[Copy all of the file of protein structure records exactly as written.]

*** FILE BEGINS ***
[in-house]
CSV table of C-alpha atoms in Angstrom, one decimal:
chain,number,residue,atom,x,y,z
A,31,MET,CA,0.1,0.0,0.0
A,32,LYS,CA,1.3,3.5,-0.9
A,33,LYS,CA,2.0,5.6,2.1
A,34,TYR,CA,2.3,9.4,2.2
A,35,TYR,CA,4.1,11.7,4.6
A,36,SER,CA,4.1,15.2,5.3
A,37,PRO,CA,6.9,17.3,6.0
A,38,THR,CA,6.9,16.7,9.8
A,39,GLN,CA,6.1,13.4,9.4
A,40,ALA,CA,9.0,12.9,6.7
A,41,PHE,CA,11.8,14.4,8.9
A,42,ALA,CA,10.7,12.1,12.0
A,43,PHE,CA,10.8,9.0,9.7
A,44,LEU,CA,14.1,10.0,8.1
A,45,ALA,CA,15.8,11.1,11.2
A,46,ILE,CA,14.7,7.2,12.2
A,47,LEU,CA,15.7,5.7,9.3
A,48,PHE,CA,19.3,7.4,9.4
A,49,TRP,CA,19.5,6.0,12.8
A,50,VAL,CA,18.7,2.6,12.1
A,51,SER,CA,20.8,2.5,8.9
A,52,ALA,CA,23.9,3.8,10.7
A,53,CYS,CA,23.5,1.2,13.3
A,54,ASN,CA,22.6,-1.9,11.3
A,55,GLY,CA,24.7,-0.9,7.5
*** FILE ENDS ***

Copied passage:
[in-house]
CSV table of C-alpha atoms in Angstrom, one decimal:
chain,number,residue,atom,x,y,z
A,31,MET,CA,0.1,0.0,0.0
A,32,LYS,CA,1.3,3.5,-0.9
A,33,LYS,CA,2.0,5.6,2.1
A,34,TYR,CA,2.3,9.4,2.2
A,35,TYR,CA,4.1,11.7,4.6
A,36,SER,CA,4.1,15.2,5.3
A,37,PRO,CA,6.9,17.3,6.0
A,38,THR,CA,6.9,16.7,9.8
A,39,GLN,CA,6.1,13.4,9.4
A,40,ALA,CA,9.0,12.9,6.7
A,41,PHE,CA,11.8,14.4,8.9
A,42,ALA,CA,10.7,12.1,12.0
A,43,PHE,CA,10.8,9.0,9.7
A,44,LEU,CA,14.1,10.0,8.1
A,45,ALA,CA,15.8,11.1,11.2
A,46,ILE,CA,14.7,7.2,12.2
A,47,LEU,CA,15.7,5.7,9.3
A,48,PHE,CA,19.3,7.4,9.4
A,49,TRP,CA,19.5,6.0,12.8
A,50,VAL,CA,18.7,2.6,12.1
A,51,SER,CA,20.8,2.5,8.9
A,52,ALA,CA,23.9,3.8,10.7
A,53,CYS,CA,23.5,1.2,13.3
A,54,ASN,CA,22.6,-1.9,11.3
A,55,GLY,CA,24.7,-0.9,7.5